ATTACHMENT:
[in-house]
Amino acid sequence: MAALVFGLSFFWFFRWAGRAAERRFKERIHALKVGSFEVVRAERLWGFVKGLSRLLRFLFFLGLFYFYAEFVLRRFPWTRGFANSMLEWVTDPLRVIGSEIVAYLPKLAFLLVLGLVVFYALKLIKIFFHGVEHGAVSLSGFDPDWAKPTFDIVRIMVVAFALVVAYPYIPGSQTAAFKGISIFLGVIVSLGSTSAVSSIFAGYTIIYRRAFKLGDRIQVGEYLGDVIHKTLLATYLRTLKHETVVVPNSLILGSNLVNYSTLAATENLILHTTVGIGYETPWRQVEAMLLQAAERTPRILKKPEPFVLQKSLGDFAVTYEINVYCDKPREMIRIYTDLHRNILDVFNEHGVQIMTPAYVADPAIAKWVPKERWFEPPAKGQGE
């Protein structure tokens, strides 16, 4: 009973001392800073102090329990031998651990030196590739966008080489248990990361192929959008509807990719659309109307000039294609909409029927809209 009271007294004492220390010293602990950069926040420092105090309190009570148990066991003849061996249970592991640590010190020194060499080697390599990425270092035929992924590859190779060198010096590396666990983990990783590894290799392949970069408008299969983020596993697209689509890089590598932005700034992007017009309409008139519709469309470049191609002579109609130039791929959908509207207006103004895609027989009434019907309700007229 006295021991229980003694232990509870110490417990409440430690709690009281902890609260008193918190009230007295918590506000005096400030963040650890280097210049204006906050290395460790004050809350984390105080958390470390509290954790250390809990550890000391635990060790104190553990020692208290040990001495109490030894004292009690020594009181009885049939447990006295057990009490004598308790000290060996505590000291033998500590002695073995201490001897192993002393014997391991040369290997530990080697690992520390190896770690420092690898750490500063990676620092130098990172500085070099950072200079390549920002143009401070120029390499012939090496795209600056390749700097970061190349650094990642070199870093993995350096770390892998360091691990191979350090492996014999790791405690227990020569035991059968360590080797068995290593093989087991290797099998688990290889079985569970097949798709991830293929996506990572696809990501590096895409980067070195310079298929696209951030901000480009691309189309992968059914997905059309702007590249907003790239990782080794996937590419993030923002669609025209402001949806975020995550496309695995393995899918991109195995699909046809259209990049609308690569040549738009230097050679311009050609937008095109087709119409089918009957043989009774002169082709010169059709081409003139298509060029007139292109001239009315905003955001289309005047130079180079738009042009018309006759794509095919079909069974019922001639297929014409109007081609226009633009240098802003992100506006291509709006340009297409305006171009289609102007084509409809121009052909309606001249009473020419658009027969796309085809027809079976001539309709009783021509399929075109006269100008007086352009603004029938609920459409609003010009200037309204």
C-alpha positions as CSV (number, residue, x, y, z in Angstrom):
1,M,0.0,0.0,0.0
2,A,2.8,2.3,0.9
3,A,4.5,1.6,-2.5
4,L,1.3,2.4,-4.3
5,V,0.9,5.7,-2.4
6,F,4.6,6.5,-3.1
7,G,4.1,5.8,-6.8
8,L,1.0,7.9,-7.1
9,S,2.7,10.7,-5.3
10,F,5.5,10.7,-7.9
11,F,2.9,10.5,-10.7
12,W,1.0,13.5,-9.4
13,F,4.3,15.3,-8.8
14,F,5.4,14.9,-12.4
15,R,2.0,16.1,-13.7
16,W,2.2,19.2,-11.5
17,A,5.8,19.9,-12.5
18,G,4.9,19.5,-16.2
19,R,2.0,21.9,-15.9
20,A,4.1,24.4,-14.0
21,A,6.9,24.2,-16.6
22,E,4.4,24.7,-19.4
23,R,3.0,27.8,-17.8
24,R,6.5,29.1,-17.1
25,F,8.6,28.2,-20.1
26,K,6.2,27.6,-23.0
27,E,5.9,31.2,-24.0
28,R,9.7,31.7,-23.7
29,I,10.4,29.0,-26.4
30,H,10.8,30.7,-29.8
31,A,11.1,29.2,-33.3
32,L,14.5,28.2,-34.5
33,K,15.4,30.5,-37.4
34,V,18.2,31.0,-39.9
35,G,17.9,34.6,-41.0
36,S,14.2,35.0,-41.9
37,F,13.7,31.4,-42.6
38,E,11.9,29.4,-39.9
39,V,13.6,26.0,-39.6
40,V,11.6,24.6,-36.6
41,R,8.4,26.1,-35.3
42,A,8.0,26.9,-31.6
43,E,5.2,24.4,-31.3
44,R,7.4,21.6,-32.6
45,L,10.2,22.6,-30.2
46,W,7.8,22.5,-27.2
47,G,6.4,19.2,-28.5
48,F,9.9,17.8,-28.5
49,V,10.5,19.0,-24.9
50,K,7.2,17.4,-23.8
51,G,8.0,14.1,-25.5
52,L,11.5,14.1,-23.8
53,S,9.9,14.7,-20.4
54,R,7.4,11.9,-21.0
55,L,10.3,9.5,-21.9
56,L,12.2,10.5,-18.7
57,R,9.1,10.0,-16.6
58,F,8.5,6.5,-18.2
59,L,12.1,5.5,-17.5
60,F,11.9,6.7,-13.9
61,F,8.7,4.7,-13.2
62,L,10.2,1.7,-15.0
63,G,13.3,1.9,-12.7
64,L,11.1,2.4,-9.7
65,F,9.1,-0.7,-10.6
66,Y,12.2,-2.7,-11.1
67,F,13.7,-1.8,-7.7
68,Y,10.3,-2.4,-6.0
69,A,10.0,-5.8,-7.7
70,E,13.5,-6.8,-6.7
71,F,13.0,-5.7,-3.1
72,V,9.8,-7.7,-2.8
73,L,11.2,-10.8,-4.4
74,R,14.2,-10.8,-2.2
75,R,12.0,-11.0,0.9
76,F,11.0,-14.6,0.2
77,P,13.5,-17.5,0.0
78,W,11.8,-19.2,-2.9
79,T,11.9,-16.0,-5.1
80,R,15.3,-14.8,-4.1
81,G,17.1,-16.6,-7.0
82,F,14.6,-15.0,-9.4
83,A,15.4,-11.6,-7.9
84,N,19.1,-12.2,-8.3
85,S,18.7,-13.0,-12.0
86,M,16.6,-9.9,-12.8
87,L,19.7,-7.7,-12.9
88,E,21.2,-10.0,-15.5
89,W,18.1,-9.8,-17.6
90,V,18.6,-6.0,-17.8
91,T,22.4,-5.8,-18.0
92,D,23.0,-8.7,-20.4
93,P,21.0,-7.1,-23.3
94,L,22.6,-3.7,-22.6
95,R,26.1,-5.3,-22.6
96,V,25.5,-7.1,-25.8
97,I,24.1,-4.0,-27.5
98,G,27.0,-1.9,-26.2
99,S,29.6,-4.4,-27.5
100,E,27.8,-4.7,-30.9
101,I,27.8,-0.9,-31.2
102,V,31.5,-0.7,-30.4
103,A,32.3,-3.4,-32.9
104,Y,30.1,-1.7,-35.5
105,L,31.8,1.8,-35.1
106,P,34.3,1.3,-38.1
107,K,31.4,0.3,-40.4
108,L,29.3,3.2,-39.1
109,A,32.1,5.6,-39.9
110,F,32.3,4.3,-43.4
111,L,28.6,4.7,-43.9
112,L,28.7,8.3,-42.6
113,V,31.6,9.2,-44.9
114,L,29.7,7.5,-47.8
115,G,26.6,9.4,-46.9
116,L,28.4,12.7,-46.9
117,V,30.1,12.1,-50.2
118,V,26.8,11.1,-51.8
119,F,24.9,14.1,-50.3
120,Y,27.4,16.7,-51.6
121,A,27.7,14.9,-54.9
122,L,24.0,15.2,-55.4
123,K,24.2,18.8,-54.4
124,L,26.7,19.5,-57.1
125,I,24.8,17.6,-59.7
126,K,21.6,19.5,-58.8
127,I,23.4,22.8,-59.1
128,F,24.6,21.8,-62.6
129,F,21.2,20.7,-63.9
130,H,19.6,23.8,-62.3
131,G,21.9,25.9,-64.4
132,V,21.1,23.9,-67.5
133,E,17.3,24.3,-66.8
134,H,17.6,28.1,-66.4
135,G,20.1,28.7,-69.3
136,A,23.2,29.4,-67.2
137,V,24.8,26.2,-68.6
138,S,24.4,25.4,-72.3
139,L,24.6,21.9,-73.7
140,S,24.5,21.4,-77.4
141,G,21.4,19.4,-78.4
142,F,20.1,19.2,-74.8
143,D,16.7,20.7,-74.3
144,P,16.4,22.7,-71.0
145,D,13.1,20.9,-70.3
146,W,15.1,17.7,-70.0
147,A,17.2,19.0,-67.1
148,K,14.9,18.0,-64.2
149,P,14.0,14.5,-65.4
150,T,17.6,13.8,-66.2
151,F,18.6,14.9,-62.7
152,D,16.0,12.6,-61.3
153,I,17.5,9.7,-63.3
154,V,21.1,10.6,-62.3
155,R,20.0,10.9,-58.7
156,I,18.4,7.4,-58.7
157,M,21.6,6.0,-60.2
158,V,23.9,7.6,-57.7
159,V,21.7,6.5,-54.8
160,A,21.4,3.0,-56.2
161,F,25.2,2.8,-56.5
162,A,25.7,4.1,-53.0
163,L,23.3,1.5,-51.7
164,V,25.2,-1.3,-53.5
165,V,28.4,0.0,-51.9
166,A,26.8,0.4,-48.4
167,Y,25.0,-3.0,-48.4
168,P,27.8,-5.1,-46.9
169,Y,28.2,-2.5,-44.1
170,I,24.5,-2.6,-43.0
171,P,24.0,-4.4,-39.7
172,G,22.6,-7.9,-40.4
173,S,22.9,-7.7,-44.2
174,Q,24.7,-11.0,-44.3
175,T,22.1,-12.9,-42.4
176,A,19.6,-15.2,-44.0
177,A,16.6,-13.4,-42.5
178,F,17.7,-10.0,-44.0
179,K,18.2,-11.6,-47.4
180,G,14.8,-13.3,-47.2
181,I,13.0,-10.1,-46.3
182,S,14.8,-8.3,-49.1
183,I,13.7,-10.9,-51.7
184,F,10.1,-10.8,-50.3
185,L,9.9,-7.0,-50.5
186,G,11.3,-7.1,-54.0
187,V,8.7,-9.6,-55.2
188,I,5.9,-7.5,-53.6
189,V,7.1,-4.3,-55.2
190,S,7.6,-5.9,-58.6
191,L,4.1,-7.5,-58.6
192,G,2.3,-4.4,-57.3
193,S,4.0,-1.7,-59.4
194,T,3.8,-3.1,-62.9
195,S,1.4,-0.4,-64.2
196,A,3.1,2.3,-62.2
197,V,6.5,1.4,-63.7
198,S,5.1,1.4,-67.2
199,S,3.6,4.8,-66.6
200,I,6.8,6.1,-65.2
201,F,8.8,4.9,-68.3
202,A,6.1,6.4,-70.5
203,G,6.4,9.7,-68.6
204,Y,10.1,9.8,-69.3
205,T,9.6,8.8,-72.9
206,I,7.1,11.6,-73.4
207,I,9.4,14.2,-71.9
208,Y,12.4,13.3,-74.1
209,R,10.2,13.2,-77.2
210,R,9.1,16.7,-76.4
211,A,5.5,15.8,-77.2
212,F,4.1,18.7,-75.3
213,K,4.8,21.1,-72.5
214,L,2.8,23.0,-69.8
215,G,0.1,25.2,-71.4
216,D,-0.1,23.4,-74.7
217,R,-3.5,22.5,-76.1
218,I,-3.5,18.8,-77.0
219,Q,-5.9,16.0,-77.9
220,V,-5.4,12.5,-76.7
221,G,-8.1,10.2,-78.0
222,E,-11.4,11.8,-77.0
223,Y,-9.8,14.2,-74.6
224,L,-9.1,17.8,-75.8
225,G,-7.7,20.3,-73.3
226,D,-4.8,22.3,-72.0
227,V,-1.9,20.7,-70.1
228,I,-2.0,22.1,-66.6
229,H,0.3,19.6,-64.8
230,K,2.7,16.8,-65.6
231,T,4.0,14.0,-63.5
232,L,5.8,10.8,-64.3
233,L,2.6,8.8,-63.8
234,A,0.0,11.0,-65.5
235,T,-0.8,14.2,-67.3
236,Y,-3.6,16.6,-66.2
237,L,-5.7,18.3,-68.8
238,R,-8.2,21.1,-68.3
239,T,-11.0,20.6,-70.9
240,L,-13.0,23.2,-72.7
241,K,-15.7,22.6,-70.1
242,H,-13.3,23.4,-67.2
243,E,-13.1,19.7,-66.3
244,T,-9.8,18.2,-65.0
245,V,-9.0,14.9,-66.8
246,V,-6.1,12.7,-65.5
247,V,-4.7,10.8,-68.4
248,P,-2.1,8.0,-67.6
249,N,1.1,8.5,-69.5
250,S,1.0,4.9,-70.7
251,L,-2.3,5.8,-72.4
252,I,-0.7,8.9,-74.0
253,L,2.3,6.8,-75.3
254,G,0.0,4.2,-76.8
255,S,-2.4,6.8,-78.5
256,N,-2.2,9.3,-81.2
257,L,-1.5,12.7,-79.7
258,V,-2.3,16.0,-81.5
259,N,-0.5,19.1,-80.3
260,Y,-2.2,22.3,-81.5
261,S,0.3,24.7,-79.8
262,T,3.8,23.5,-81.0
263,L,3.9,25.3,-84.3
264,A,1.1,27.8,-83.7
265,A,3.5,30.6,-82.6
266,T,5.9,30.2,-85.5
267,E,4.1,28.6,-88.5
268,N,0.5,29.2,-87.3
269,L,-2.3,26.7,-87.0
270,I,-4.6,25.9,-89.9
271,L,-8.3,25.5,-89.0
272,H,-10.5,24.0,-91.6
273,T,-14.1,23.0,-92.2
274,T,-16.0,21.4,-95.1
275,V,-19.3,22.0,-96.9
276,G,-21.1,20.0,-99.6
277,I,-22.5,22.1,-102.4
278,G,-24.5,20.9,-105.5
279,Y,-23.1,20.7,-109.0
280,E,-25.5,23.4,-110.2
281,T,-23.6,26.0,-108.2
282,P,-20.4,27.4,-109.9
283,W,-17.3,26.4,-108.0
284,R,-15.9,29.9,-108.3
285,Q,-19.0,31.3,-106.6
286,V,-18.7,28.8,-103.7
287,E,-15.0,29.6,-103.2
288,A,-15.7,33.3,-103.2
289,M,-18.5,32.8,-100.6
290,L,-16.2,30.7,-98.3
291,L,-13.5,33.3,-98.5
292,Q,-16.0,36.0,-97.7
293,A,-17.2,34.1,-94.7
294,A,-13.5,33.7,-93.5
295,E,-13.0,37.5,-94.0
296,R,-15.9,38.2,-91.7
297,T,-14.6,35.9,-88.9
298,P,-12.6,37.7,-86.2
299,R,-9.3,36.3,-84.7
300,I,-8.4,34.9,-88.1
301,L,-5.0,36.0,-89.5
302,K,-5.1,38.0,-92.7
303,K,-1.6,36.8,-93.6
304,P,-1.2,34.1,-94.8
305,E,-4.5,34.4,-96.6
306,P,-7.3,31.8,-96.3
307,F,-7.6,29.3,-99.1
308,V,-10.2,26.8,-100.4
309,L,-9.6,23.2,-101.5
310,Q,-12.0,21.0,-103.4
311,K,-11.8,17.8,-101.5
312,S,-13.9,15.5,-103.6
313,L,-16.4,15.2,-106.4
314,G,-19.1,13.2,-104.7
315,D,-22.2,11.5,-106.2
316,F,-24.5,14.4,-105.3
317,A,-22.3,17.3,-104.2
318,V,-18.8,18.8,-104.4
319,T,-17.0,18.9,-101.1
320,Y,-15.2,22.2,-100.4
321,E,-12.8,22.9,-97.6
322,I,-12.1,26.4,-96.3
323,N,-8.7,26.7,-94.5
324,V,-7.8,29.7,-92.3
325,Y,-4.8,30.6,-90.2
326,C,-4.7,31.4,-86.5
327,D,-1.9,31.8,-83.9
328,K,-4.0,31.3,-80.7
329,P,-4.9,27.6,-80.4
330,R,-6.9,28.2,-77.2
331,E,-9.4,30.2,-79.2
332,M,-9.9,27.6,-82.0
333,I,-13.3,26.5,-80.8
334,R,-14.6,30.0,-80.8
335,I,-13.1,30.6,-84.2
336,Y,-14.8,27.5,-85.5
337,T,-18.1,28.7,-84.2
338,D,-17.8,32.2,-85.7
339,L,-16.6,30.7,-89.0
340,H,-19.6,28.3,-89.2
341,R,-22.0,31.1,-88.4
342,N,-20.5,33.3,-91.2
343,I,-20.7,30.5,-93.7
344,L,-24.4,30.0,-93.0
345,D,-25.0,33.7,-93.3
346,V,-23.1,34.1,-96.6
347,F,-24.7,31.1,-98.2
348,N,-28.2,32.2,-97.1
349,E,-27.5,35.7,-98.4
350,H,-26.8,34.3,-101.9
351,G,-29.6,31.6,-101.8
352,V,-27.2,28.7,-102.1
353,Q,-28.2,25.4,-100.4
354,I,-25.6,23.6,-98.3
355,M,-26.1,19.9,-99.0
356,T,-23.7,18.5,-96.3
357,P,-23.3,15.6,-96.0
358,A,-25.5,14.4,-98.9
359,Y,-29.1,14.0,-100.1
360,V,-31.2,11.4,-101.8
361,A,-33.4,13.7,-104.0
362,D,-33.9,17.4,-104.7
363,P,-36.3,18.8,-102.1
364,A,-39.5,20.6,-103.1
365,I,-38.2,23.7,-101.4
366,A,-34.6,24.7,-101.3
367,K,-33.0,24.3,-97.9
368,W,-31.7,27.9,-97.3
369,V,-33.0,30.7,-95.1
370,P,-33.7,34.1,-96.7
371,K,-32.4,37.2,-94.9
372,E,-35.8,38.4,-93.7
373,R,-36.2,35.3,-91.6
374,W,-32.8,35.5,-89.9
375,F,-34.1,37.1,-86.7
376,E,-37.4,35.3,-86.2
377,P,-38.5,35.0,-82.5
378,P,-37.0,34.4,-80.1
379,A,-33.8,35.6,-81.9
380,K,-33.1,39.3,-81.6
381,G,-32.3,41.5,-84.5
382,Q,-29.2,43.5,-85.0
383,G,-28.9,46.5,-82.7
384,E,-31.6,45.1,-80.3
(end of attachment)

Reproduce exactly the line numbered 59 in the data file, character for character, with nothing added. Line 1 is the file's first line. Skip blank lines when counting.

55,L,10.3,9.5,-21.9